Best Warm-Weather Family Adventures
Winter 2010–2011 has not been kind to the United States. Record snowfalls have pummeled several snow-hearty cities like Boston and New York. And U.S. airports cancelled more than 10,000 flights in December. The worst part? It’s only six weeks into winter. Who doesn’t want to escape the tundra for a sunny adventure?
The Belfreys chose their vacation spot wisely. The one state not touched by Snowpocalypse was Florida. The Sunshine State’s image as a theme park mecca and God’s Waiting Room is slowly yielding way to a wallet-and-eco-friendly adventure destination that’s easy to access. But the Keys aren’t the only warm spot in Florida. With 228 days of annual sunshine and average winter temps in the mid 70s, Central Florida ranks highly among family adventure travelers seeking an out-of-the-ordinary experience. Surprisingly, Central Florida is home to the world’s largest concentration of freshwater springs, not to mention opportunities for diving with dolphins, kayaking over gators, snorkeling among manatees, and more.
“Adventure travel has been growing in popularity because it appeals to all ages and is something families can do together,” says Tom Armstrong from Tauck Operators, whose family-adventure-oriented Bridges Trips are the fastest growing in its portfolio. “Everyone feels a real sense of shared accomplishment and bonding.”
While families have begun acting more like teams (some even taking advantage of hotels’ corporate team-building activities), local tour operators have upped the ante and increased the adrenaline factor for family travel, a genre that no longer suggests a sanitized encounter.
California and Arizona desert jeep tours have become full-fledged safaris that involve robust hikes with opportunities to identify native animals and study ancient petroglyphs. And canopy ziplines are being installed at family-friendly destinations from Yeehaw Junction, FL, to Mendocino County, CA. Off-roading, rock climbing, snorkeling, and eco-touring have also become great ways for families to discover a new dimension of destinations they might have overlooked years ago.
Finally, the family vacation is cool. And you don’t need to be the Swiss Family Robinson to make an adventure out of it.
Hot-Spring Hopping in Central Florida
This easy-access region averages winter highs around 73, plus has more than 240 days of sunshine a year and 700 freshwater springs—the most in the world. Each of the crystal-clear springs maintains a year-round 72-degree temperature. Blue Springs State Park ($6), 40 minutes from Orlando, is a winter favorite among scuba divers, snorkelers, and manatees alike, while hiker, kayaker, and riverboat passengers can look for endangered species like the Florida scrub jay.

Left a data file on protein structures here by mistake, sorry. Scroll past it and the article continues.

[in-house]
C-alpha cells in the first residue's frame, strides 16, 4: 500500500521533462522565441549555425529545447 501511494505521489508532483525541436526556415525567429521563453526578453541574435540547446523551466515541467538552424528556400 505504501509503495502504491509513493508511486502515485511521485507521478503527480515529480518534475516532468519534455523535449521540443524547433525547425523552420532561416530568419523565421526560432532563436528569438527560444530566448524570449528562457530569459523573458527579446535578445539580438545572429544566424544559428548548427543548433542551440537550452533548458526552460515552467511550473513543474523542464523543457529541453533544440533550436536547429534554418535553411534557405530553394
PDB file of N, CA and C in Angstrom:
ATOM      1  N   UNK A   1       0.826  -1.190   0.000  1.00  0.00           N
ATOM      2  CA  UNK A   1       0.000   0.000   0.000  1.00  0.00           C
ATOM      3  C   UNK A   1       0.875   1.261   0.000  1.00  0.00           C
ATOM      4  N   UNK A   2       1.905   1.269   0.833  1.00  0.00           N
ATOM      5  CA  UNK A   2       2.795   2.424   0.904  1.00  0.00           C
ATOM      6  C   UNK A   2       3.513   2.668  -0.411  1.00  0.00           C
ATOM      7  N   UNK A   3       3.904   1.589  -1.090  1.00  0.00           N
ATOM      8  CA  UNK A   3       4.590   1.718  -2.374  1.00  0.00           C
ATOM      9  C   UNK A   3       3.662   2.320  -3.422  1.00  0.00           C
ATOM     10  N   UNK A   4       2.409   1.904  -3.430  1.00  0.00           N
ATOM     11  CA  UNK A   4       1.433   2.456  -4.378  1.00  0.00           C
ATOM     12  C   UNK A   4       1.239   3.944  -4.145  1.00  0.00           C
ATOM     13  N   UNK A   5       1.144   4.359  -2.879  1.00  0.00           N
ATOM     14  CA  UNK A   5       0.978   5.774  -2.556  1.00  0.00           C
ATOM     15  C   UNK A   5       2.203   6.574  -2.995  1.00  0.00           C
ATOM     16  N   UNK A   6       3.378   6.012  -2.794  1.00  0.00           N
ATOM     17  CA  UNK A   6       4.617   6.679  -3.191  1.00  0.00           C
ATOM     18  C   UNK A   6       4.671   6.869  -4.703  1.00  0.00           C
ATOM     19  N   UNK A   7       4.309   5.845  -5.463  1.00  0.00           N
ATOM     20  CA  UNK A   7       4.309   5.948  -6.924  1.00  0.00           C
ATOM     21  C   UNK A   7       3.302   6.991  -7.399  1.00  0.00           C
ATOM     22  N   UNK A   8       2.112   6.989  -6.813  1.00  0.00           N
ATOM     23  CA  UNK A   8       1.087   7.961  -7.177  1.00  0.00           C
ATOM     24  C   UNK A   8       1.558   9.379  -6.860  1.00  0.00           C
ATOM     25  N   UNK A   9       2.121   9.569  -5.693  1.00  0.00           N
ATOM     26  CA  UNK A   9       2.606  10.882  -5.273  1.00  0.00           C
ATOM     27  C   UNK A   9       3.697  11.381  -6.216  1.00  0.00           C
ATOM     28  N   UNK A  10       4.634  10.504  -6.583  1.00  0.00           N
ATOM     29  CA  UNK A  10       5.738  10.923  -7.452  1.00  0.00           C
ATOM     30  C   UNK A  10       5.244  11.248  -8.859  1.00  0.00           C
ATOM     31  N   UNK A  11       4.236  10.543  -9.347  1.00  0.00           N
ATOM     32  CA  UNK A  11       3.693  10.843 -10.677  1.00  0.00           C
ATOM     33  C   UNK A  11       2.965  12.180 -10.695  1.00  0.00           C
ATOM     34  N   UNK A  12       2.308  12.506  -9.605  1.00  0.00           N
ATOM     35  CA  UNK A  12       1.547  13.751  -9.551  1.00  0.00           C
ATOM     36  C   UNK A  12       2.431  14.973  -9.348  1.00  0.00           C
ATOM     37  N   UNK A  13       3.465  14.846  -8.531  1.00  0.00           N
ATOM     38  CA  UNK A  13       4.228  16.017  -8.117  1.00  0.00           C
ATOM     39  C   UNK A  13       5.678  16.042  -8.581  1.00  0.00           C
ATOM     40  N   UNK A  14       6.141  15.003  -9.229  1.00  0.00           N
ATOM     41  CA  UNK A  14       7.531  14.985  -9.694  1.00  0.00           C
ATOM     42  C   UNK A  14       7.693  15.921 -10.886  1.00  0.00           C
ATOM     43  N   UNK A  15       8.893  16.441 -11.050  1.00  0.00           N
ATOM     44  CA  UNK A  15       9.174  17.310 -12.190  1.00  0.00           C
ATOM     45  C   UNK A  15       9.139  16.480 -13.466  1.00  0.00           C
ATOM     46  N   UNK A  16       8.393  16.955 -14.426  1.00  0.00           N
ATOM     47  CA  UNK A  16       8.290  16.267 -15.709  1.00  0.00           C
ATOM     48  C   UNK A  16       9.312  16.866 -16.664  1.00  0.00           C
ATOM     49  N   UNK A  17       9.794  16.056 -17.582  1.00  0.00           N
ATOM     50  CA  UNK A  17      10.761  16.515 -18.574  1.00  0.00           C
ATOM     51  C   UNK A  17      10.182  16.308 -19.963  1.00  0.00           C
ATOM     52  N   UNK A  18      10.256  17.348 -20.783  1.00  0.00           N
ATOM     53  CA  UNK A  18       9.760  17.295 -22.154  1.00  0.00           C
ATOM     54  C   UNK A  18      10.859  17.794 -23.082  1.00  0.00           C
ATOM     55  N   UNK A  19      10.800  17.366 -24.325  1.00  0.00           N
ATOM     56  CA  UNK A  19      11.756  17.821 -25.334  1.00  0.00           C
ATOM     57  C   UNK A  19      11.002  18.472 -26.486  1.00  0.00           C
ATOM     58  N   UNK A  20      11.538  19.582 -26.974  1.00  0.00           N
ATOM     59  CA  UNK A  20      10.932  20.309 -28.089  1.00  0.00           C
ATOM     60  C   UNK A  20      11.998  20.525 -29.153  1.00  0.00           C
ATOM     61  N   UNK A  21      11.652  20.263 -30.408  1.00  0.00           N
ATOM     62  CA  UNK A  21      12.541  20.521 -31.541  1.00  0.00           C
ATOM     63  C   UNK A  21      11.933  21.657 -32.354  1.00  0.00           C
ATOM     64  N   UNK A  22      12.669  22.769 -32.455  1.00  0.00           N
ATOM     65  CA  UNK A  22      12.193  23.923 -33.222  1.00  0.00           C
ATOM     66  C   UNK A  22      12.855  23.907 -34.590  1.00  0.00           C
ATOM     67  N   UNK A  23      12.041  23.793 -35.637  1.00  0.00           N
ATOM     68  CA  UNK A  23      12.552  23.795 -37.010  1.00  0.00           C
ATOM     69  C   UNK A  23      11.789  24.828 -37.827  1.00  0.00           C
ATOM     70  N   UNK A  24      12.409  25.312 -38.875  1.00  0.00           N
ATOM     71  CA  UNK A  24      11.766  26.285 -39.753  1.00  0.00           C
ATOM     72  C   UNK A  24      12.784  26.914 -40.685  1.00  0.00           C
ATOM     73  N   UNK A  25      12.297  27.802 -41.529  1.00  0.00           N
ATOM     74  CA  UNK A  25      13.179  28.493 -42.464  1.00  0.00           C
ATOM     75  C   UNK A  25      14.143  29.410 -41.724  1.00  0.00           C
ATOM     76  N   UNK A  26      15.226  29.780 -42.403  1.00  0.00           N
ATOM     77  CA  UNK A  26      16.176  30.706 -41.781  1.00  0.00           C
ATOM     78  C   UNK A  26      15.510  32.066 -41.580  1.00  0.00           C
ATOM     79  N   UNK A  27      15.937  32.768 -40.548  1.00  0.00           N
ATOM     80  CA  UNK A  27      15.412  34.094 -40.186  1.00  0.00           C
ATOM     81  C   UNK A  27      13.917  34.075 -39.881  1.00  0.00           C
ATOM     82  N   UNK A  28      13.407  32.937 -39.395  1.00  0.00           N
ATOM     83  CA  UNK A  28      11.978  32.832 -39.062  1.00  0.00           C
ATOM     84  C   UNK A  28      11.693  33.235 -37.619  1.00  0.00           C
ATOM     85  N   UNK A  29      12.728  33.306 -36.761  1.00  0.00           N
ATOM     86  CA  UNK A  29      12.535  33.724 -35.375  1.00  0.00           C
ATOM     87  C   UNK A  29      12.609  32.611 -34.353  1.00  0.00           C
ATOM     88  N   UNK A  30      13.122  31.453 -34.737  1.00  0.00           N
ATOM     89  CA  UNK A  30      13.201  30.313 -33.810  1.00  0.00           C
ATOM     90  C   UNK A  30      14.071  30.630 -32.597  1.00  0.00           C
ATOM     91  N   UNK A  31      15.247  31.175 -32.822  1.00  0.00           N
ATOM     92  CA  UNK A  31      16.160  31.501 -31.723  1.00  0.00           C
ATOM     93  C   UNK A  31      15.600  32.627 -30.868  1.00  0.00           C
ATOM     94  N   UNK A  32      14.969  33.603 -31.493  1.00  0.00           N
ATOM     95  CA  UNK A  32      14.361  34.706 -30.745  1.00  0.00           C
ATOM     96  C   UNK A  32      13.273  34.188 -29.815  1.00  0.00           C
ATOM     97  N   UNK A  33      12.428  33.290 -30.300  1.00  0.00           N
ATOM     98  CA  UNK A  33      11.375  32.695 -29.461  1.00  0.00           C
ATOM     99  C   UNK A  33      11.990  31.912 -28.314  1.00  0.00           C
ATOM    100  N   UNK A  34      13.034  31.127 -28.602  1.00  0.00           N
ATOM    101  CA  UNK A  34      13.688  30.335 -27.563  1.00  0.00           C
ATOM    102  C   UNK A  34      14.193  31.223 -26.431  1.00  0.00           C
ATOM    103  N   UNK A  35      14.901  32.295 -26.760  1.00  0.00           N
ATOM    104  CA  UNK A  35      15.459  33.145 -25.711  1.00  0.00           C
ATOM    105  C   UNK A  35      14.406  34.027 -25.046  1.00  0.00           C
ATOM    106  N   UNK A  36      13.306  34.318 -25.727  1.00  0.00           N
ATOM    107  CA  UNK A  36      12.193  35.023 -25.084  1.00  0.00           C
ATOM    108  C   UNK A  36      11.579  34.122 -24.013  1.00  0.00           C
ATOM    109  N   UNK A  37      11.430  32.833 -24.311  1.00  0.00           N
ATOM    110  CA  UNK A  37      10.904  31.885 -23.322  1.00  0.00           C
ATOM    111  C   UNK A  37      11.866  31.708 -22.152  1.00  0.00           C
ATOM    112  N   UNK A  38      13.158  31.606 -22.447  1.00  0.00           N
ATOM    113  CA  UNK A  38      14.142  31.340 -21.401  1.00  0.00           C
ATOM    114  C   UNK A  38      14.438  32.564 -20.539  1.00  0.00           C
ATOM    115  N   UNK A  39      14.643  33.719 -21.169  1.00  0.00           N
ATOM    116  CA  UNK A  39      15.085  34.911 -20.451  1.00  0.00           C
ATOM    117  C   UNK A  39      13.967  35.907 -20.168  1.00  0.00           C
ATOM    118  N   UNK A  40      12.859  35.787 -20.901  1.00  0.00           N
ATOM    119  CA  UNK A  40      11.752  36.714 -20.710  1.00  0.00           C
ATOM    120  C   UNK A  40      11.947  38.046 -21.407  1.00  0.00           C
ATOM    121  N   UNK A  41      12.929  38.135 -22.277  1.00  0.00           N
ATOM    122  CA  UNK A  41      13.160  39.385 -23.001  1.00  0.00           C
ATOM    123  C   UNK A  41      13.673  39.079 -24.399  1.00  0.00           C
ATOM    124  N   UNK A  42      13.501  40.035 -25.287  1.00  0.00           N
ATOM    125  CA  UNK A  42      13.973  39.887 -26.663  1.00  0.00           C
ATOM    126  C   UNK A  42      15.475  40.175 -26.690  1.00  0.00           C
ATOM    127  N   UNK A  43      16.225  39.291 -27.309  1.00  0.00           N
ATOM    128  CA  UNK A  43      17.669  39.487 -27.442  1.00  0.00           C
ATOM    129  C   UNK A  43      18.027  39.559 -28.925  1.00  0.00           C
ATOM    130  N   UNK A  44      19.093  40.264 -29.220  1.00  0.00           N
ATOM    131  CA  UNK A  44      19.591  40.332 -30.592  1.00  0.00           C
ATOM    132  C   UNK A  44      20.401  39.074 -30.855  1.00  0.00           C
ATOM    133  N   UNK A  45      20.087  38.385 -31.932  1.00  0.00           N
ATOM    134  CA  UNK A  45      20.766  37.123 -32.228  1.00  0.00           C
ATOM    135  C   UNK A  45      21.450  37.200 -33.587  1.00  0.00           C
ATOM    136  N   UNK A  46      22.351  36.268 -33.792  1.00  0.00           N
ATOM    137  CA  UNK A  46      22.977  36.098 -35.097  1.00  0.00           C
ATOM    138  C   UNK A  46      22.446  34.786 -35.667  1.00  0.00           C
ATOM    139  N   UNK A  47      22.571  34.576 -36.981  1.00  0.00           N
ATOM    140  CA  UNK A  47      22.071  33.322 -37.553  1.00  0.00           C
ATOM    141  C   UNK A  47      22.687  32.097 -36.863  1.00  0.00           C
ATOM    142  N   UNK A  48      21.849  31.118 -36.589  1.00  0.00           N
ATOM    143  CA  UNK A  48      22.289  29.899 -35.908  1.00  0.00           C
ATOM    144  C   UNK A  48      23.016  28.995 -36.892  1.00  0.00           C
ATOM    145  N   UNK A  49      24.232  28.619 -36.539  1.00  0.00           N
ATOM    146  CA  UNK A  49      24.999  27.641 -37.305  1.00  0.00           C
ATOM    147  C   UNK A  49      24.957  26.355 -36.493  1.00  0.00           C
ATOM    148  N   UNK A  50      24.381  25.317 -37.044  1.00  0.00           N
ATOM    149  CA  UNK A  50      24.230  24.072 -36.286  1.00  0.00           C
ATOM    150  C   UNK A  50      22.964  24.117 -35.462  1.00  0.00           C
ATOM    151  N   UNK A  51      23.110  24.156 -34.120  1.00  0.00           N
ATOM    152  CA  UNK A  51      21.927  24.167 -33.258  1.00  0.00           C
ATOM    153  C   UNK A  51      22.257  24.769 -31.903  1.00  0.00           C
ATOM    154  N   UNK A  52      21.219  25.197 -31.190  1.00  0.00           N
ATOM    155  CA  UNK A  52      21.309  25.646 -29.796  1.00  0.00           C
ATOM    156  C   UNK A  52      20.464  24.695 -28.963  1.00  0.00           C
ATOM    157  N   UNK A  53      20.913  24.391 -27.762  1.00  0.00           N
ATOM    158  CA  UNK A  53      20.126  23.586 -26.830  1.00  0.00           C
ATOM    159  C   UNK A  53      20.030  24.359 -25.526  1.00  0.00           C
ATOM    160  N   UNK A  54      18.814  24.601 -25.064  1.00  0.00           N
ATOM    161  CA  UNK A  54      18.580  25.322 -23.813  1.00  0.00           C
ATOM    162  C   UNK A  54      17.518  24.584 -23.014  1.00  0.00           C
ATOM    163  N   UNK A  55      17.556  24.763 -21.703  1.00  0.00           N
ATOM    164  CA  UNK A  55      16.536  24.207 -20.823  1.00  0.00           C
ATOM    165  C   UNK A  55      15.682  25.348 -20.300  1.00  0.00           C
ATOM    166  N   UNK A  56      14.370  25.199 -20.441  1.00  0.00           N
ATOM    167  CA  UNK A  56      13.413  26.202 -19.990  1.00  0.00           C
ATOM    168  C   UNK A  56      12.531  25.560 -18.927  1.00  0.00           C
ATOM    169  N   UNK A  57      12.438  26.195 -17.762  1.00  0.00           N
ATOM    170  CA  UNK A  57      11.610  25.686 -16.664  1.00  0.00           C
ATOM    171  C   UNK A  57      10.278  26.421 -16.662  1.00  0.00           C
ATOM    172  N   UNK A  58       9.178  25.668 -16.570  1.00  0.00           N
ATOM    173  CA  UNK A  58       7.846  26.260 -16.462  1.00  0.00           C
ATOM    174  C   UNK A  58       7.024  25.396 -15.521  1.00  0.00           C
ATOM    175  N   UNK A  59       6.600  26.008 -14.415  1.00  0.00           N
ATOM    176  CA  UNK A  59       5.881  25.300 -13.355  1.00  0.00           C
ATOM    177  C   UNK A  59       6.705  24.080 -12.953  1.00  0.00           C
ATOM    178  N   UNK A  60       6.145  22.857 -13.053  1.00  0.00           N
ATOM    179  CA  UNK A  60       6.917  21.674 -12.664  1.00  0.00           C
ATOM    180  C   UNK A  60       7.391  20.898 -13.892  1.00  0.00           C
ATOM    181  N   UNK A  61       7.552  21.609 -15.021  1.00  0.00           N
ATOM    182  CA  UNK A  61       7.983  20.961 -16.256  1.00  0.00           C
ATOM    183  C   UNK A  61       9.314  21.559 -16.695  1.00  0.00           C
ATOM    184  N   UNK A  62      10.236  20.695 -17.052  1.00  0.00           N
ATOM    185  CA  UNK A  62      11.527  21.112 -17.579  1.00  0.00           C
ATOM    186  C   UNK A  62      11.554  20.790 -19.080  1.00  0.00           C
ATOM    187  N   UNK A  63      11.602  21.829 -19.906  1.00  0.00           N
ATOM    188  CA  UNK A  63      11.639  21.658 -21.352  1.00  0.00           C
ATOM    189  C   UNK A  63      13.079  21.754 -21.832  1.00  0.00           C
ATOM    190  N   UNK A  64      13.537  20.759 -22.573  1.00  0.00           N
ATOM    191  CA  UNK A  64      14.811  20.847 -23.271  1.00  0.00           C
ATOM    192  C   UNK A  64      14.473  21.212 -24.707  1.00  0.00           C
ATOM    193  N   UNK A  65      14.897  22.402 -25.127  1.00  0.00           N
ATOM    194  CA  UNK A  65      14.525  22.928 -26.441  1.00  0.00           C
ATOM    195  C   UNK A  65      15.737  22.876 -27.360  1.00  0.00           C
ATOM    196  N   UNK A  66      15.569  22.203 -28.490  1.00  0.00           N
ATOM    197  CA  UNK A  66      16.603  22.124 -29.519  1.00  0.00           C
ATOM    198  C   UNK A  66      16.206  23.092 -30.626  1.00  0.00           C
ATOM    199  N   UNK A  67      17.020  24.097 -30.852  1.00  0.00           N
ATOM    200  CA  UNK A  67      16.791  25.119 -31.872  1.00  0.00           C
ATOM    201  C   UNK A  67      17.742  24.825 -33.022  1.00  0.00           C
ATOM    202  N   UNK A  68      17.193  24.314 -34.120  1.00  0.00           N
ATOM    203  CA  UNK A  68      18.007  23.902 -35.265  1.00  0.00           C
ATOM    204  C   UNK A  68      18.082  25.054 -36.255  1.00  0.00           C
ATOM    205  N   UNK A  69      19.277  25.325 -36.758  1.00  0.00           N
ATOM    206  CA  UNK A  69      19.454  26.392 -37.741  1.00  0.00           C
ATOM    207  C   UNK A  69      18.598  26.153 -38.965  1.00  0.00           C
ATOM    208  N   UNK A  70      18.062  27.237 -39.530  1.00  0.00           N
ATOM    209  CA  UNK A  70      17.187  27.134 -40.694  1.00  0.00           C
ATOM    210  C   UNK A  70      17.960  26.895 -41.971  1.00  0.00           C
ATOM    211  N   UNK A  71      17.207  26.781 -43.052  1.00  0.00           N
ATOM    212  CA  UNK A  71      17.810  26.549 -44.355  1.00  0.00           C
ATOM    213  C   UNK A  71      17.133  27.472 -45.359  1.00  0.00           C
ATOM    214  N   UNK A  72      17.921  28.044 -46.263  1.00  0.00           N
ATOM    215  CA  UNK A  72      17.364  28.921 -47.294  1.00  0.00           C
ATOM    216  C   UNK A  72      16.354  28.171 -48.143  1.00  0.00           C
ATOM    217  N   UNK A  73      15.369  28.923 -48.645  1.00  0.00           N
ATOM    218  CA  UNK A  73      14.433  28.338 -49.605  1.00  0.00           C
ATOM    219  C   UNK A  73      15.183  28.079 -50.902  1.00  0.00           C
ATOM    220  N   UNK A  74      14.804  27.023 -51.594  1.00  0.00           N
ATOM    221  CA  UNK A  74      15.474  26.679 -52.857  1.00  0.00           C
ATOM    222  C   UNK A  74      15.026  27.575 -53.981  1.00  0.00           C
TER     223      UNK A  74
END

Stay: Orlando’s posh Waldorf Astoria (from $199) shares pool access with the neighboring Hilton, so kids can use its lazy river and waterslides.
Jeep Tours in Anza-Borrego Desert State Park, CA
California’s largest state park lies between San Diego and Coachella and has more than 500 back roads to explore. With winter temps hitting the 80s, open-air jeep tours are a great way to experience the baked landscape. California Overland (two-hour tours, from $55) offers guided excursions that corkscrew up and down the canyon, bypassing mud caves, big-horn sheep, badlands, and cholla cactus, with accompanying hikes to see sacred Kumeyaay Indian pictographs, dusty gold-mine towns, and the mysterious Phantom Desert Lights.
Stay: Borrego Springs Resort (from $150) has a heated pool and surrounding dark skies for stargazing.
Biking and Kayaking in Austin
This outdoorsy, family-friendly city sees winter mercury regularly hitting 90. The capital’s amped-up bike-trail system offers 193 miles of trails that crisscross the surrounding Hill Country, while Lance Armstrong’s shop Mellow Johnny’s rents kids and adult bikes, plus offers guided rides and clinics on traffic and bike maintenance. Or watch 1.5 million Mexican free-tailed bats on the Kayaking Bats tour (1.5 hours, $35) under the Congress Bridge.
Stay: Four Seasons Austin (from $250) has free bicycles, child-size robes, jogging strollers, and a s’mores fire pit.
Hiking in Las Vegas